Nearly 700 students volunteered with 22 separate organizations in Tulsa this past Saturday.
In the last four months a team of students including Patrick Culp, Caleb Lareau, Austin Carr, Colleen Yoder, Phil Acosta and Emma Moseley dedicated roughly 100 hours between them to planning this massive project.
Their responsibilities included renting out buildings, ordering and delivering large amounts of food, getting the promotional clothing approved by the Office of Student Affairs, ordering such clothing, arranging transportation and finding places for everyone to volunteer.
The date was set back almost a month due to poor weather conditions, which caused major complications to the event. Nearly 100 people and a few organizations backed out after the event was delayed.
“You would be amazed how many organizations declined our help because they couldn’t think of anything that they wanted help with,” said Culp.
The organizations that saw the most students were A Third Place, YMCA, Up With Trees and Special Kids Care.
At the Westside YMCA, students cleaned up the entrance, a rock bed and a volleyball court in preparation for spring and summer day camps put on for children of the community.
The YMCA director said, “These are projects that would take our staff a tremendous amount of time to do.”
Engineering student Jeremy Savo said, “I like seeing all kinds of people come together to work on a big project because you get to see the progress of it in one day.”
“We all have a blast every year,” said student Ryan DeCook,“This is my third year, and it’s been a great time every year.”
Many students went to A Third Place Community Foundation in Turley, OK.
According to Ron Robinson, the executive director of A Third Place, the organization is “a grassroots, non-profit, all-volunteer community renewal organization.”
Students had multiple responsibilities at two locations owned by A Third Place. Some worked in the main building, helping box up food in a food pantry.
Others worked in a community garden helping to prepare flower beds, construct tables and clear a pedestrian trail so that community members could continue to walk through the garden safely.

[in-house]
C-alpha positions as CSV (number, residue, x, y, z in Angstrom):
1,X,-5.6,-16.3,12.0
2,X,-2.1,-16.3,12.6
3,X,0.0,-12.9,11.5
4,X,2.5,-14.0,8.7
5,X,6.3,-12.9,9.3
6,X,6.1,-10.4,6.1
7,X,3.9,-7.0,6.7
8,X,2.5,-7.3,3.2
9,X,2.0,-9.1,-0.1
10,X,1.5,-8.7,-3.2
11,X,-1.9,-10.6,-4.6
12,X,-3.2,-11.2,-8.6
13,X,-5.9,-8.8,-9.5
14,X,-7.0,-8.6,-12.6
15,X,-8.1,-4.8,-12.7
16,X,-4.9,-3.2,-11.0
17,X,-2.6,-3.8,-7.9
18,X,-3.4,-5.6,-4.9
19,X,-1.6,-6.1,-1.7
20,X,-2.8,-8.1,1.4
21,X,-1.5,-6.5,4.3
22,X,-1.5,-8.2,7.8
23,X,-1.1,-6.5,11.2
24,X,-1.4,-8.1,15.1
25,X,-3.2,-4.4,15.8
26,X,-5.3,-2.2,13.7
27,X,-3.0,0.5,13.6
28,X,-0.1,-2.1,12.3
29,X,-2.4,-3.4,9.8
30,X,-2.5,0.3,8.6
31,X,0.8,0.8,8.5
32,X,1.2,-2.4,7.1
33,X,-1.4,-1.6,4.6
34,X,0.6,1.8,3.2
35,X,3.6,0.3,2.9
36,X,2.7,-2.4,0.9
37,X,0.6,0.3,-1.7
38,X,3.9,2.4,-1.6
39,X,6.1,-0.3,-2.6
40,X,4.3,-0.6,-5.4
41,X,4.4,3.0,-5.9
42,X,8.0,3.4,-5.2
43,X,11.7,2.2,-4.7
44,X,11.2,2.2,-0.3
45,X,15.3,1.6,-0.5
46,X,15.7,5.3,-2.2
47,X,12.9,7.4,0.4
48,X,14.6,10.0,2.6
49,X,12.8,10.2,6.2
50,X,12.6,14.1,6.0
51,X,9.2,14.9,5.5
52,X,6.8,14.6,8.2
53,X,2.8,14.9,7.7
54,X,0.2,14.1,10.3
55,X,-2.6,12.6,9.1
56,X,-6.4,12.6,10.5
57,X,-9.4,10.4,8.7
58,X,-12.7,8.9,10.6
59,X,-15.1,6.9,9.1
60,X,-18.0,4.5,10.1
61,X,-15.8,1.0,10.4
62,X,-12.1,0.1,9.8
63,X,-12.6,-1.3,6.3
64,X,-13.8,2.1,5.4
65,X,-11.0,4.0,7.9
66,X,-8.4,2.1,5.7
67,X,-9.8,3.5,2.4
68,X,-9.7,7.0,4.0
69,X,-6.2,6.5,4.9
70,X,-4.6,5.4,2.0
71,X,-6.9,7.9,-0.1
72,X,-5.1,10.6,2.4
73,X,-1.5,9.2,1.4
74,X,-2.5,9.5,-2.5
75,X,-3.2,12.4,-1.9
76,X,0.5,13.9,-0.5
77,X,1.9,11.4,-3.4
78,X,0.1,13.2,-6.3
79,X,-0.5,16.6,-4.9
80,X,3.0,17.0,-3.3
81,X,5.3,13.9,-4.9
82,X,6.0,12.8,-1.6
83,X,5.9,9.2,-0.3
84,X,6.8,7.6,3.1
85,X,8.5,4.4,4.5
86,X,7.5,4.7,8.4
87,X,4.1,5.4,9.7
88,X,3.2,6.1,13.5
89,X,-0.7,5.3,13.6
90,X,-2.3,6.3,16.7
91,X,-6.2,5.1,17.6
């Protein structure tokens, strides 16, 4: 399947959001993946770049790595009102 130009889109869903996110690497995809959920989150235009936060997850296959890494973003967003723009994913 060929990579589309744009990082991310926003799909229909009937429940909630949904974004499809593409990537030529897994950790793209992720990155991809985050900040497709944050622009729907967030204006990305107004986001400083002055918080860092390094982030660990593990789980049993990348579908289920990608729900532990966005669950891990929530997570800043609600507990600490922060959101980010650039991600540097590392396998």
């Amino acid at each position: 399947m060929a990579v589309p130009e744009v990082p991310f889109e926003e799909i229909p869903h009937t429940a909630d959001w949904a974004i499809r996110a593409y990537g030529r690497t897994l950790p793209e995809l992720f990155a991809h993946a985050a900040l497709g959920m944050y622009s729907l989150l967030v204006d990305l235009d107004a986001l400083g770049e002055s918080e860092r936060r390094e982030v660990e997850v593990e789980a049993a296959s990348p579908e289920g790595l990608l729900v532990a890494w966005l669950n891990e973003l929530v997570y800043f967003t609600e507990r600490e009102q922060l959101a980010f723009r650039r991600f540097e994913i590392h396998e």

Katie Hoffman, Kate Dillon, Bree Vanderburgh and Andrew Parker, members of Alpha Phi Omega, weeded gardens to prepare them for planting later in the spring.
“We are all individuals who like doing service. Service Day is one of our biggest days of the year,” Hoffman shared.
Mathematics and biochemistry major Moujtaba Kasmani signed up for Service Day because, “It’s a good way to give back to the community.”
Meanwhile, members of the TU Student Veteran Organization cleared out a pathway that community members use to go to the post office and grocery store.
“We thought it would be good to give back; we had the opportunity and some people who signed up, so we thought we’d do it together as an organization,” shared Matt Luetjen, a member of the Student Veteran Organization.
At Special Kids Care, students helped paint over some graffiti with a mural and whitewashed a fence. The organization offers childcare services for children with disabilities.
Sophi McArthur, a member of Tri-Delta said, “What (Special Kids Care) do is so amazing, and they work so hard everyday to help the kids, so its nice to come here and help them out.”
Kappa Alpha brought 40 guys to help dig holes and plant trees along highway 169 with Up With Trees.
KA’s President Noah Roberts said, “It’s a good way to hang out with your friends and do something good for the community.”
“We’ve been partnering with the University of Tulsa; they’ll bring in 100-plus students that will help us go from one plateau to another,” said Robinson, a member of A Third Place.
Other organizations echoed this sentiment.
“Every little bit helps,” said the director from YMCA.
To conclude a day of fun and labor, Service Day organizer Culp said, “I hope everyone that came out had a good time, and hopefully we’ll be able to keep it on its scheduled date next year.”